Cats are like no other domesticated animal. A cat can be aloof one minute, watching you from her perch above the television; affectionate the next minute as she rubs her head along your feet and ankles; and then revert to her wild state, slashing your bare flesh with her extended claws (out comes the antiseptic and an adhesive bandage yet again). But despite their moodiness and their frequent reversion to assault cat, their owners would find it difficult to part with them.
No surprise, then, that cats feature prominently on coins from around the world. And no entity has issued more cat coins than the Isle of Man.
The first of its breed
According to archaeology.about.com/, “Genetic analysis suggests that all domestic cats derive from at least five founder cats from the Fertile Crescent region, from whence they (or rather their descendants) were transported around the world.” Some of the first evidence for domestic cats (Felis catus) are found on Cyprus dating to 7500 B.C., placing their emergence well after that of dogs. Archaeologists have found evidence of ritual burials of cats dating as early as 9,500 years ago. Many speculate that wild cats were first drawn near humans because of the small rodents that feasted on people’s agricultural stores.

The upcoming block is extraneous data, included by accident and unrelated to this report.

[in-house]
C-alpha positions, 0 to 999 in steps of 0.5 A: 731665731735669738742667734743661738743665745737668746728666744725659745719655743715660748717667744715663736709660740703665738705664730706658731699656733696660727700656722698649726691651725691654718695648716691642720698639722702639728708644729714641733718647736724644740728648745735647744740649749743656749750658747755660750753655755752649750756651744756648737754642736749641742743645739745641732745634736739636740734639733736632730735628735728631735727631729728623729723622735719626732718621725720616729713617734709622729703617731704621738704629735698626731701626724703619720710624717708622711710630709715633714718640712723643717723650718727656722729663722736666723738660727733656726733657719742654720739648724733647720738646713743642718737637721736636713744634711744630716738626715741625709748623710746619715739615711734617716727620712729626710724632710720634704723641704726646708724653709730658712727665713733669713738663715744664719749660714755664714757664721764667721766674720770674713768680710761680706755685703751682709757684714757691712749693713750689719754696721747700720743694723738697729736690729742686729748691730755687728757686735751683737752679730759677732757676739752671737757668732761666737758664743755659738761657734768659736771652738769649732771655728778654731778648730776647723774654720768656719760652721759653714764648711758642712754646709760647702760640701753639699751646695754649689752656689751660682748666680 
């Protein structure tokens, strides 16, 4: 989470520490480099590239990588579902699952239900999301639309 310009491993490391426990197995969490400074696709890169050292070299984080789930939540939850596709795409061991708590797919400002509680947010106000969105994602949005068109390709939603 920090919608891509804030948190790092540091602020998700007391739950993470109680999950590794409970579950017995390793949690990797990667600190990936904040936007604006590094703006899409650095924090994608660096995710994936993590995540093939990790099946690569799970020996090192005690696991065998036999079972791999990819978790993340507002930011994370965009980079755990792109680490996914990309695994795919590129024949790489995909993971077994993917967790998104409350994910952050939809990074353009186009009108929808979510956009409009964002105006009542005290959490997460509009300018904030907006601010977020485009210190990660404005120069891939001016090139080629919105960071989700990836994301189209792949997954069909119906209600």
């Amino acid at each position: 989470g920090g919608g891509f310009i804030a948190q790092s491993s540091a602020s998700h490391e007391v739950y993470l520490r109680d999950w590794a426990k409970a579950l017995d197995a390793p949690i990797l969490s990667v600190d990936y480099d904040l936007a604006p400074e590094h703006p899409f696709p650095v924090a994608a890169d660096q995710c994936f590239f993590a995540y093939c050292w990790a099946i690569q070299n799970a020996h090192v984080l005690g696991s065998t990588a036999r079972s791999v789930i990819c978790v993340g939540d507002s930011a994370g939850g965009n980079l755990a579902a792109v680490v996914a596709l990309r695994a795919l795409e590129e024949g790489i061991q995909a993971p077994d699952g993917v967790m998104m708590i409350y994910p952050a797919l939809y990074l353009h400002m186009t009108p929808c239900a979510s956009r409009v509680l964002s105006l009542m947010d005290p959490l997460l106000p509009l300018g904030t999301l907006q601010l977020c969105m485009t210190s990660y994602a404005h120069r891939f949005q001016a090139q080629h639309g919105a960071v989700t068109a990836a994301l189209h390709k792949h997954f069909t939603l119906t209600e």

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According to archaeology.about.com/, “The first illustration of a cat with a collar appears on an Egyptian tomb in Saqqara, dated to the 5th dynasty (Old Kingdom, ca 2500-2350 BC). By the 12th dynasty (Middle Kingdom, ca 1976-1793 BC), cats are definitely domesticated, and the animals appear frequently in Egyptian art paintings and mummies.”
While domestic cats have appeared in paintings, sculptures and other artwork for thousands of years, their appearance on coins is a recent development, most widely practice by the Isle of Man.
The Isle of Man is a self-governing Crown dependency located in the Irish Sea between Ireland and Great Britain. It is famous for the Isle of Man TT Race, a prestigious motorcycle race where riders propel themselves on a road-track that circles the island at ridiculous speeds (and subject of another coin series), and for the Manx cat, a breed of cat with a naturally occurring mutation resulting in very short tail or no tail at all.
In 1970, the island issued a circulating crown coin depicting a Manx cat on the reverse. The cat is shown in profile to the left, with its head pointing toward its left side and slightly to the rear. The cat’s lack of a tail is clearly evident in the presentation.
The island followed up with a second denomination of circulating coin in 1975, when it issued a 25-penny coin also featuring a Manx cat on the reverse. It, too, is shown in profile, though its body is angled away from the viewer more than on the older coin. This presentation also makes the cat’s distinctive lack of a tail clearly evident.